Last stand for "Last Comic Standing" finalists

Stop me if you've heard this before ... which you might have. A few weeks ago, I sent papers a story about a promising comedian, Lachlan Patterson. Now he's one of the three survivors in Thursday's "Last Coming Standing" finale. Here's the updated version I sent:



Lachlan Patterson gets a lot of questions, but this one tops
(or bottoms) the list.

“I really hate it,” he said, “when people say, ‘How come
you’re not famous?’”

They might quit asking now: Patterson has added a little
fame, as one of three “Last Comic Standing” finalists; if he wins Thursday, he’ll
get $250,000 … and a development deal for a possible NBC show.

As luck would have it, Patterson already looks like a TV (or
movie) star. He’s 6-foot-4 and handsome.

“My initial impression, when he walked out, was, ‘Oh, This
guy looks like a mannequin. What is he going to do?’” recalled Keenen Wayans,
one of the judges. Others probably wondered the same thing, Wayans said: “If
you don’t fit in that (visual) mold, the audience is always going to doubt you.”

 Then, Wayans said,
clever material erased all doubts. “He’s very sly, you know …. And crafty, as

He’s sly and shy, a quiet Canadian whose dad had warned him against
a comedy career. The dad is a high school guidance counselor, Patterson said,
and “has access to all the information on jobs.”

He was also Patterson’s coach in baseball, soccer and
basketball – which dominated after the kid grew five inches at age 16. Later,
after quitting college, Patterson took a stand-up comedy class.

After doing well in Canada, he moved to the U.S. in 2007.
Three years later, “Tonight” people scouted another comic and saw him. “They
said, ‘We’d really like to use you, but we can’t say when.’”

When the call came, Patterson was needed that night. He
savored the experience – “in Jay Leno’s audience, they applaud jokes” – but
didn’t become famous. For a while, he quit working the national comedy-club circuit;
in Venice, Cal., he surfed, worked nearby clubs and was a dog-walker.

Then “Last Comic Standing” returned (after skipping three
summers) and found its final three.

There’s Nikki Carr, a grandmother of four. “Nikki is one …
whose name I didn’t know before the show,” said Russell Peters, a judge and a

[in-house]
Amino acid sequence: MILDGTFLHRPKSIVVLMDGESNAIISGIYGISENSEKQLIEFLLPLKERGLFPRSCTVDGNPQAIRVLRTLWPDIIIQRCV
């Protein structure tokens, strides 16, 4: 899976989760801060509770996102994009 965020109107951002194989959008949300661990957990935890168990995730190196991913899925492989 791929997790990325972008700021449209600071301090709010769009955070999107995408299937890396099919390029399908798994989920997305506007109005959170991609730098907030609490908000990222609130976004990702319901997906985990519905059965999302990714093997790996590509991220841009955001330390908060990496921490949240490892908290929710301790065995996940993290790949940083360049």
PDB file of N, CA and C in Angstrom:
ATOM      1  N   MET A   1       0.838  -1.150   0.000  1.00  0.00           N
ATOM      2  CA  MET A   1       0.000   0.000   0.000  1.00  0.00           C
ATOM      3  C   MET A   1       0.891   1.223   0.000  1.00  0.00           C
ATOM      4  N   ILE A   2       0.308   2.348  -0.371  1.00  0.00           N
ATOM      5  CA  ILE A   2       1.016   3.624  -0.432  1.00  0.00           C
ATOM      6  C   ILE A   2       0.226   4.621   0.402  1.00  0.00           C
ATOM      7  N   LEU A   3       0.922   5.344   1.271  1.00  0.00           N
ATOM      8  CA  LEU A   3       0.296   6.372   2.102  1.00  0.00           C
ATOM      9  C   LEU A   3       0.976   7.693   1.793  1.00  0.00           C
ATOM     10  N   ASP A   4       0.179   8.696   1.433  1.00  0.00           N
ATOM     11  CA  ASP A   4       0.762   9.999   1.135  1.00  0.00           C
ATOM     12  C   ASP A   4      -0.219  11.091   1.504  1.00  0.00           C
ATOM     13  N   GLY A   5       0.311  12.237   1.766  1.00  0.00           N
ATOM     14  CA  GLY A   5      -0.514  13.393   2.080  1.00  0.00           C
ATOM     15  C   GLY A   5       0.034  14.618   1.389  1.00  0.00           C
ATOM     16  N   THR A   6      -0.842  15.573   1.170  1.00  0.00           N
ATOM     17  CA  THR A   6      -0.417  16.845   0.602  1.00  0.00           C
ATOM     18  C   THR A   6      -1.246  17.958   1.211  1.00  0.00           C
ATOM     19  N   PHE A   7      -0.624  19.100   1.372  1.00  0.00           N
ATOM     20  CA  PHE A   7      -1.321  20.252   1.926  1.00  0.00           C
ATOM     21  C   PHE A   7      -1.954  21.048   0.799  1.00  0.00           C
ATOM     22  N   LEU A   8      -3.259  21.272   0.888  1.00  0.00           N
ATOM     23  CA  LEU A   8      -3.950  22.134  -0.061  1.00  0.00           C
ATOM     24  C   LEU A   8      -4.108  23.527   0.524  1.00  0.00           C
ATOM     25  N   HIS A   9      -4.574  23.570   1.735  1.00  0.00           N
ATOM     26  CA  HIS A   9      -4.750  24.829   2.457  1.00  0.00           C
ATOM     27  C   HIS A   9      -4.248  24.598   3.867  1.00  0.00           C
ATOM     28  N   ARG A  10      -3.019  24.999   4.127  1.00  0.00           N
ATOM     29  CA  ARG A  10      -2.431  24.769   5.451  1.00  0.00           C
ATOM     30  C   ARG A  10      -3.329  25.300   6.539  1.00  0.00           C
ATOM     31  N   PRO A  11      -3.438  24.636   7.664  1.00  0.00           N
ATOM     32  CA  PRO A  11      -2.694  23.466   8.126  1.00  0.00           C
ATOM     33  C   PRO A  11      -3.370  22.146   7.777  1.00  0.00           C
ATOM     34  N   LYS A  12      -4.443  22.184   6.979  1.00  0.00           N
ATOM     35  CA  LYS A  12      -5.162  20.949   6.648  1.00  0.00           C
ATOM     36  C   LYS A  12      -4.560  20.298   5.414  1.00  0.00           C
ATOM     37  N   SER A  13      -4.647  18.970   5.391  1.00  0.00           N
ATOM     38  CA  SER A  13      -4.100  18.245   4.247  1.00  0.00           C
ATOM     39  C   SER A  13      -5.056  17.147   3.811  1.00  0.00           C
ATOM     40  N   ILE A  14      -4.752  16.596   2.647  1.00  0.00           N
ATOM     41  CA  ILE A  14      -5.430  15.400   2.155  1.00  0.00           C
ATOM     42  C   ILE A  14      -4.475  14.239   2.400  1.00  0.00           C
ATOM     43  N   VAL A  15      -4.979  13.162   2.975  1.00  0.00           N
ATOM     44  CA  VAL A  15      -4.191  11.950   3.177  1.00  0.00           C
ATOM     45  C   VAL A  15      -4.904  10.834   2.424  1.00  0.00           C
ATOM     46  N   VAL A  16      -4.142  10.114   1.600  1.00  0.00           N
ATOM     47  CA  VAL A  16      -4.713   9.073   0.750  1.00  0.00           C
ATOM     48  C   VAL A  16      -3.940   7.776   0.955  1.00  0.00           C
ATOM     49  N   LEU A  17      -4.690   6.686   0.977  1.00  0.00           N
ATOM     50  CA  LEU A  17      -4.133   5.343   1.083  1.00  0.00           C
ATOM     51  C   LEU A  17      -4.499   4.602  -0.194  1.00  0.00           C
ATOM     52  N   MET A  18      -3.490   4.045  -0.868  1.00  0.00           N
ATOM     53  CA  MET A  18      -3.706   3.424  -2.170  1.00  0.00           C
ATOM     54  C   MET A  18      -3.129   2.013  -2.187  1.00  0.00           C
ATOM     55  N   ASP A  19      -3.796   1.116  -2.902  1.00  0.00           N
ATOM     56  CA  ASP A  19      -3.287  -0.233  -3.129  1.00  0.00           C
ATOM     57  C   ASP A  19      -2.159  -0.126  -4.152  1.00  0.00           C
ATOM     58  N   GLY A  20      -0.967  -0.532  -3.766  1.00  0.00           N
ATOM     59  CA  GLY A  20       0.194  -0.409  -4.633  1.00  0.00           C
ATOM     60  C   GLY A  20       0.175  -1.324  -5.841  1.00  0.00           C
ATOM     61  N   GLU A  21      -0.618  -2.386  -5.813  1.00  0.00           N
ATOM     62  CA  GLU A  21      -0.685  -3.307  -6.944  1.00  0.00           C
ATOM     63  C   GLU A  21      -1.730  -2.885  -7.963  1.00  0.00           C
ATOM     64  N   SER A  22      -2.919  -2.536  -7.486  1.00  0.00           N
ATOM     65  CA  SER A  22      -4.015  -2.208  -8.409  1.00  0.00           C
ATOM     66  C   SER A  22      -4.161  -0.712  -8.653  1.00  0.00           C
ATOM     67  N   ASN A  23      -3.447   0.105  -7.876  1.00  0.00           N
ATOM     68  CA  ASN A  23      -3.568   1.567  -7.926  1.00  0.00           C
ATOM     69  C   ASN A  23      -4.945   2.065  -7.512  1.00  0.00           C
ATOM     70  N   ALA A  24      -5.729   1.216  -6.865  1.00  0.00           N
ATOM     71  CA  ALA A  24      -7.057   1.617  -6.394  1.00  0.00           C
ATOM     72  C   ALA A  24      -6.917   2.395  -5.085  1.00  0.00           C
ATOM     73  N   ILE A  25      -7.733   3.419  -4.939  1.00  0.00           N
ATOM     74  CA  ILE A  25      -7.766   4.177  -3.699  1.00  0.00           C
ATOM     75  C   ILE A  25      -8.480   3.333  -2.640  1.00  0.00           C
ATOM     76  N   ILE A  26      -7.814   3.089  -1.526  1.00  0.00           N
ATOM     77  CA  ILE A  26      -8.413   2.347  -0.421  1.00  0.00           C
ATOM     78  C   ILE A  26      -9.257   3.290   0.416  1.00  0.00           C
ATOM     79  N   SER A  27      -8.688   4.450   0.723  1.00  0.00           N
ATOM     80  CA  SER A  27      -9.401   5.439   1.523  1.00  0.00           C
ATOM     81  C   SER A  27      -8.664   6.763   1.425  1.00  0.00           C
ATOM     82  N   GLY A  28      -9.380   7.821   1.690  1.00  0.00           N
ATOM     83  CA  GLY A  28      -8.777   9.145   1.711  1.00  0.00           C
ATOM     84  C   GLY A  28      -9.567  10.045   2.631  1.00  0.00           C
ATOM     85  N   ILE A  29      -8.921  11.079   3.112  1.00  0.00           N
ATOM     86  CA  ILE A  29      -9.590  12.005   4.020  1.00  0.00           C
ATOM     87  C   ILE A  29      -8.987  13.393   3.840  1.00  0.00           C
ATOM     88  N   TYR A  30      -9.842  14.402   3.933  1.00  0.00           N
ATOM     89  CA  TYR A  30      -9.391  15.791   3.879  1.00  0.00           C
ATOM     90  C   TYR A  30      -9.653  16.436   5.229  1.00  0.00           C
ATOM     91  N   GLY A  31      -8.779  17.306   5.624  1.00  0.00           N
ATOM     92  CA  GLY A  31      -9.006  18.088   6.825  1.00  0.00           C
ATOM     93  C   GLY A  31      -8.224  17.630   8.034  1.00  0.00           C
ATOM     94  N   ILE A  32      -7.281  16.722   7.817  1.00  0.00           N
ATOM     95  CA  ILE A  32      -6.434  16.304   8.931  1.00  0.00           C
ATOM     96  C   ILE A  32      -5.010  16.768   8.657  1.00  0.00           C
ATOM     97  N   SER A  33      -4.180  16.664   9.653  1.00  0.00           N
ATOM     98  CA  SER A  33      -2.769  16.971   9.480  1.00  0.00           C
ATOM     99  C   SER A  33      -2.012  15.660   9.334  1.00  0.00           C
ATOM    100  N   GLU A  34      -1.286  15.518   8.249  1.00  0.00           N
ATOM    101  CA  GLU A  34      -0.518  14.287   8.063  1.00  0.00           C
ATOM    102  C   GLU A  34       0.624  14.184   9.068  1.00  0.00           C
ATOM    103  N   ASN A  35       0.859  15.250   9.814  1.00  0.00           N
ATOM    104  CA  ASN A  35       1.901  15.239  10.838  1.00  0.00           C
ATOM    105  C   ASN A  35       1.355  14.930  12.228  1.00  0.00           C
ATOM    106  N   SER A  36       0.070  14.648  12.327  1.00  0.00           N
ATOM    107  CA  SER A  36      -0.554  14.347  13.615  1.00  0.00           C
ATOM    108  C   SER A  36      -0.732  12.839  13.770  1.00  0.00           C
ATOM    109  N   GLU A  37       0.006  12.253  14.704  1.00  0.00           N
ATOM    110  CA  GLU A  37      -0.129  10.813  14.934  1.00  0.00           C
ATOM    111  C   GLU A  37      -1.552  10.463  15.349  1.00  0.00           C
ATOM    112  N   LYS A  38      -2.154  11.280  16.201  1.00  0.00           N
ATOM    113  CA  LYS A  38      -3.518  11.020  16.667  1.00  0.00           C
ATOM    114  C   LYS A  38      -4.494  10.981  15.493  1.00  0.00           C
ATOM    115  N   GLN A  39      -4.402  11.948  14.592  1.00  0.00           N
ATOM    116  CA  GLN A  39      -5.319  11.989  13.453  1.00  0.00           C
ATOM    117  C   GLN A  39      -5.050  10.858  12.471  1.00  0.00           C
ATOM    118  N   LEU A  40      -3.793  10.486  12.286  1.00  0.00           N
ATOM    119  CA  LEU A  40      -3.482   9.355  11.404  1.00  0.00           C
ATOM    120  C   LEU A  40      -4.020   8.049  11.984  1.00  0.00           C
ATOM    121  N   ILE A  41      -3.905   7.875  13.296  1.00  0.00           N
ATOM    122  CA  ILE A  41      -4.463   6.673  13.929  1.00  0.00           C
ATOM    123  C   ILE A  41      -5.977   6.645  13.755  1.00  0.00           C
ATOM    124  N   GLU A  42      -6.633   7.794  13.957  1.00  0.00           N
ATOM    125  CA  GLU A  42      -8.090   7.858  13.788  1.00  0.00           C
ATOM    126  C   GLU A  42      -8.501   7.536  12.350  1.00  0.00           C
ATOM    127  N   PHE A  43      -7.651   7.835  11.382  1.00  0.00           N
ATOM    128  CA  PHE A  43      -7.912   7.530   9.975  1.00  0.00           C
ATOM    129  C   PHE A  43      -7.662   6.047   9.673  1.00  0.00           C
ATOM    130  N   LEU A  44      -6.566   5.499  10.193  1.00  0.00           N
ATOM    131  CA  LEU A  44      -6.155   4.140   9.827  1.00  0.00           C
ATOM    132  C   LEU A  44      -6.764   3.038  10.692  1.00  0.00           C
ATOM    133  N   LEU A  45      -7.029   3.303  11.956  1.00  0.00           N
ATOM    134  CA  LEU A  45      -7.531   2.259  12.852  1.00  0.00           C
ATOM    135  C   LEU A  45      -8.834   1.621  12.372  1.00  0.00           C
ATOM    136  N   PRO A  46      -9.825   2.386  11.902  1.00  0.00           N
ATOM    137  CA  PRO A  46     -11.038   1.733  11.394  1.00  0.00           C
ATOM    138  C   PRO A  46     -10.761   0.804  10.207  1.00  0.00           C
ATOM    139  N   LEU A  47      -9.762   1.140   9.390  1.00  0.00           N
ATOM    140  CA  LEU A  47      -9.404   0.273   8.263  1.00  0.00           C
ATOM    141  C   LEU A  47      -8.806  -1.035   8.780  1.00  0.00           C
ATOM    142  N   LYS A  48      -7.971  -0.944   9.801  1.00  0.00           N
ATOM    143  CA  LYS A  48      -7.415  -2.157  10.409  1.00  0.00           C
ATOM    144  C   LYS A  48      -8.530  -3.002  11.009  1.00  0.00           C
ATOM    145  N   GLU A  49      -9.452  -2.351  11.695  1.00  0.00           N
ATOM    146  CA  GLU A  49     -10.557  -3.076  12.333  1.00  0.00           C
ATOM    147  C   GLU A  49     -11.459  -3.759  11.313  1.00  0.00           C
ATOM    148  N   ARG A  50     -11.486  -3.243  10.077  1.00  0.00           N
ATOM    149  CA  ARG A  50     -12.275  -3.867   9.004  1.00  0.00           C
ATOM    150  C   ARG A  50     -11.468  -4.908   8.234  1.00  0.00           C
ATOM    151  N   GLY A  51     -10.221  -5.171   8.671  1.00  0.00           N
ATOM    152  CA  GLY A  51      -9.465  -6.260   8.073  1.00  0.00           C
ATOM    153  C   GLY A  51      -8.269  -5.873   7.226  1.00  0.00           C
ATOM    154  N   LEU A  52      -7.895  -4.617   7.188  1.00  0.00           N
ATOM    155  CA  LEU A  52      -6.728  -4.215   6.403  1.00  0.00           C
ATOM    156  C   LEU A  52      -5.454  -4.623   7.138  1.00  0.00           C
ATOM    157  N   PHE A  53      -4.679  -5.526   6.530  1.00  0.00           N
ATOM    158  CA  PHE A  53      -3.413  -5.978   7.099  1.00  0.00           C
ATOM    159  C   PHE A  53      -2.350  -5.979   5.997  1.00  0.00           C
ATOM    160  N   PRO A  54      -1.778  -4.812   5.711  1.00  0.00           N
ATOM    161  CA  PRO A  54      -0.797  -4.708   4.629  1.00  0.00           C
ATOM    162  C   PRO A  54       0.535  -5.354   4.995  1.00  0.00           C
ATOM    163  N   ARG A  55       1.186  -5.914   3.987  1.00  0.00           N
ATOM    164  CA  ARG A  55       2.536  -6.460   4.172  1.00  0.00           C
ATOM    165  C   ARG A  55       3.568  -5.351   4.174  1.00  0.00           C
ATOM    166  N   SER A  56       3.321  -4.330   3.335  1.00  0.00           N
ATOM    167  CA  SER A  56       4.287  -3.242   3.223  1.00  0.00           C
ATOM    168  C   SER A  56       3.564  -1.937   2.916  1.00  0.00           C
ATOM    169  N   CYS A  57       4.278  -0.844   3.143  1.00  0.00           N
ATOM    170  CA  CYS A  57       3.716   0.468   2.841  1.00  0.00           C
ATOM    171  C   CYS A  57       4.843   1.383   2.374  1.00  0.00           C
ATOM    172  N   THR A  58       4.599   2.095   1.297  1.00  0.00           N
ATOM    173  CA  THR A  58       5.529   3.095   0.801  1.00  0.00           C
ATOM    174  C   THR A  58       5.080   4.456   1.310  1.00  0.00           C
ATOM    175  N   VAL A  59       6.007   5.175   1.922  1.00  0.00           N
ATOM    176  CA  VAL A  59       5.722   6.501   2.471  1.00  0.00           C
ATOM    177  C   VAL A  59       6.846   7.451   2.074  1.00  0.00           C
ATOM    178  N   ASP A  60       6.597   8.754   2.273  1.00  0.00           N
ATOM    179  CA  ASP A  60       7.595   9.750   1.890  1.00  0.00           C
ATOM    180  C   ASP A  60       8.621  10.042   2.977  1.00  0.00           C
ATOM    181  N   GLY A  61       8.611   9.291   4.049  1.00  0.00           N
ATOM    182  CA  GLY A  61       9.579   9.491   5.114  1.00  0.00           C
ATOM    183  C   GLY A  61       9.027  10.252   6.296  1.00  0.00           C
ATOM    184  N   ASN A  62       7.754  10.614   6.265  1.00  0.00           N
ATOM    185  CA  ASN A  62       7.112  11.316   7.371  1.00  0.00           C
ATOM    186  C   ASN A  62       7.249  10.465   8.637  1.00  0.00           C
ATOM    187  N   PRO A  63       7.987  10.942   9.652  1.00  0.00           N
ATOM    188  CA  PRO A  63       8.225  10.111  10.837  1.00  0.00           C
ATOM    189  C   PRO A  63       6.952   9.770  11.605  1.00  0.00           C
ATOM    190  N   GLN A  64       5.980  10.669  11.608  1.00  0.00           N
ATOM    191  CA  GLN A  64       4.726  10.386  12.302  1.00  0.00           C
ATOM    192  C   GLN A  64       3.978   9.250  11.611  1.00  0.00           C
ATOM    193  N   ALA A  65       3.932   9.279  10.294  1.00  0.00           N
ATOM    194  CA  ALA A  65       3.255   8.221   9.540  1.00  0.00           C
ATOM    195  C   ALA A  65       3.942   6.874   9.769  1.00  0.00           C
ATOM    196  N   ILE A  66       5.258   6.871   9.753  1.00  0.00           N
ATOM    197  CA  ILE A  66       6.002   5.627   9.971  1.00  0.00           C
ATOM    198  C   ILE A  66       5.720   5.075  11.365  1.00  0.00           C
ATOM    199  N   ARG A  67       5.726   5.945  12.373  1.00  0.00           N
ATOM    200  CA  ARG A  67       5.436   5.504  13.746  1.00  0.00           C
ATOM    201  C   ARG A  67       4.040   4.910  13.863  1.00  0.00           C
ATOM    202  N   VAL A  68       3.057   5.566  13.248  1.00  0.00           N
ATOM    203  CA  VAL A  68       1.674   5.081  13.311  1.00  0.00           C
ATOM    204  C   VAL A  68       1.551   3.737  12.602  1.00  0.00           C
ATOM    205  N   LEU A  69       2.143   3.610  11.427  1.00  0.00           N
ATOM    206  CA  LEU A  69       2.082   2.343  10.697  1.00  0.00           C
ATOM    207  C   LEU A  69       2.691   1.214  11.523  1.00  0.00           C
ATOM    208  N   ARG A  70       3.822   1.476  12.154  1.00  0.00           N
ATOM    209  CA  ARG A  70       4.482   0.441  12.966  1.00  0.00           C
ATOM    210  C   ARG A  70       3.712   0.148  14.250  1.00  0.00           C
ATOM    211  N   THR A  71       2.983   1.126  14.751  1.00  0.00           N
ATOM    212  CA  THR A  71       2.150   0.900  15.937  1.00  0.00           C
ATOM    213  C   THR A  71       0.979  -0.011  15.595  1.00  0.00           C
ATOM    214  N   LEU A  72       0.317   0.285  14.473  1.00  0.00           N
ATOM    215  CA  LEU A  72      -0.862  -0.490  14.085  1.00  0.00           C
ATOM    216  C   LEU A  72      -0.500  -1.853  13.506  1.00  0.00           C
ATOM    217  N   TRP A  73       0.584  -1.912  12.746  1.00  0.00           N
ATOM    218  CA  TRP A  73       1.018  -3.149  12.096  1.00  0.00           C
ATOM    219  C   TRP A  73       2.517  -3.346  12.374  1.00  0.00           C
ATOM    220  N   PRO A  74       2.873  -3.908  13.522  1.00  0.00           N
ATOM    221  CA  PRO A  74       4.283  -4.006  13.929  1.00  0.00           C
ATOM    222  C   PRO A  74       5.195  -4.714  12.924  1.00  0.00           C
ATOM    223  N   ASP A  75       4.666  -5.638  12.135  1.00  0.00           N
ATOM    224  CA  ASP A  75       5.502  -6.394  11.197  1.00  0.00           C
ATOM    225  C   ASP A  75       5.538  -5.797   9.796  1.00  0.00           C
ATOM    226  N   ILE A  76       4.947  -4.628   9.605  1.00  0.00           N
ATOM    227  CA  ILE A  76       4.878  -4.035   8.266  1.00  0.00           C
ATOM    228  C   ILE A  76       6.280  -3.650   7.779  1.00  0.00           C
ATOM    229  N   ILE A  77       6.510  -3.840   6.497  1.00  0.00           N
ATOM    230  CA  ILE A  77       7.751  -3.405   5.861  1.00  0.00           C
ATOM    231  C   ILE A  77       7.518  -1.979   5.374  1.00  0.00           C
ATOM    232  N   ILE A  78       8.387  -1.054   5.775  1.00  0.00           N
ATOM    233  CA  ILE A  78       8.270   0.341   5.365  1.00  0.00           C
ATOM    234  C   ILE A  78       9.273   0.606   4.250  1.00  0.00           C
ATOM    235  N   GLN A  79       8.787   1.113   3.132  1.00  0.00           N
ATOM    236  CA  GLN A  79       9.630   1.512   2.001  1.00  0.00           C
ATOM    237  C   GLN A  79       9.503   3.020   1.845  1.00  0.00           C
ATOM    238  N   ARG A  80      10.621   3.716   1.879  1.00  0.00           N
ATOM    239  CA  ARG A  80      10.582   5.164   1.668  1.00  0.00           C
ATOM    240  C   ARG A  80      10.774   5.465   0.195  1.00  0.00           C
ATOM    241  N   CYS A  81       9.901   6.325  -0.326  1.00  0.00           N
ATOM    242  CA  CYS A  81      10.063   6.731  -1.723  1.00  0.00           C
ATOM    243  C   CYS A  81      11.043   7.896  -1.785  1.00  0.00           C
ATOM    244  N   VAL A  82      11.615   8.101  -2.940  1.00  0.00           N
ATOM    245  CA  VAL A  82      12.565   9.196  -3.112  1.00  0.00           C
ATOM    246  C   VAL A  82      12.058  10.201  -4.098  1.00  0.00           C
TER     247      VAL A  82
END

stand-up veteran. She “surprised me with every turn she took.”

By comparison, Peters had seen Rod Man do comedy often over
15 years. “I’ve seen him destroy in black rooms, but this is a mixed room and
it’s a very different game.  When he
destroyed the same way, I (thought), ‘Maybe I’ve misjudged him.’”

All three comics are used to being misjudged. And after
Thursday, one of them might not hear questions about not being famous.

“Last Comic Standing” finale, 9-11 p.m.
Thursday, NBC

Sean Bean -- yes, he alive again -- is ready for the role(s) of a lifetime

Time after time, Sean Bean has given quietly perfect performances. That's something that seems to fit the actor and his roles, including "Game of Thrones" hero Ned Stark. "He exemplified Ned, that quiet strength," Michelle Fairley, who played his wife, said in "Inside Game of Thrones" (Chronicle Books, 2012). "He may not be much of a talker, but he can do a lot with a look."

Bean definitely isn't a talker, but with help from his colleagues, he told about "Legends," an excellent TNT series that starts Wednesday (Aug. 13); here's the story I sent to papers


Sean Bean has raged across the centuries, making war and
(sometimes) love.

He’s been Zeus and Odysseus and Major Richard Sharpe, galloping
through the Napoleonic wars. He’s been Lady Chatterley’s lover, Anna Karenina’s
lover, Lorna Doone’s nemesis.

His Ned Stark was the soul of “Game of Thrones,” until he
was killed. He led a revolt in “Henry VIII,” until he was killed. He was
Boromir in “Lord of the Rings,” until he was killed. “I’ve died a lot of
different deaths,” said Bean, who’s reportedly been killed at least 20 times on
film. “(But) I’m still here.”

Now he stars in cable’s “Legends” cable series, the ideal
job for the guy who’s played everything. “I think one of the attractions was
playing multiple characters, which I have never done before,” he said.

This is a story about FBI undercover work. We first see him
as Lincoln Dittman -- a militia member, shy and stuttering. “People think he’s
a bit goofy, a bit slow,” Bean said.

Except that’s just an undercover identity for the FBI’s
Martin Odum …. and some people aren’t sure he’s really Odum, either. “His
identity is kind of the driving question,” said producer David Wilcox.

Odum has propelled different stories about who he is and
where he’s from. “You watch Martin Odum really transform himself into these
different legends that he’s created,” said co-star Ali Larter.

This character needs to be the consummate actor; so does the
man who plays him. “To watch Sean morph into these different people is incredible
to watch,” Larter said. “I don’t think you’ve seen someone of this quality take
on a role like this.”

Here’s an actor who fits the battlefield. He “belongs to a
rare, dying breed – the believable, manly tough guy …. Sean can make you
believe he’s a man who’s made his place in the world killing people,” D.B.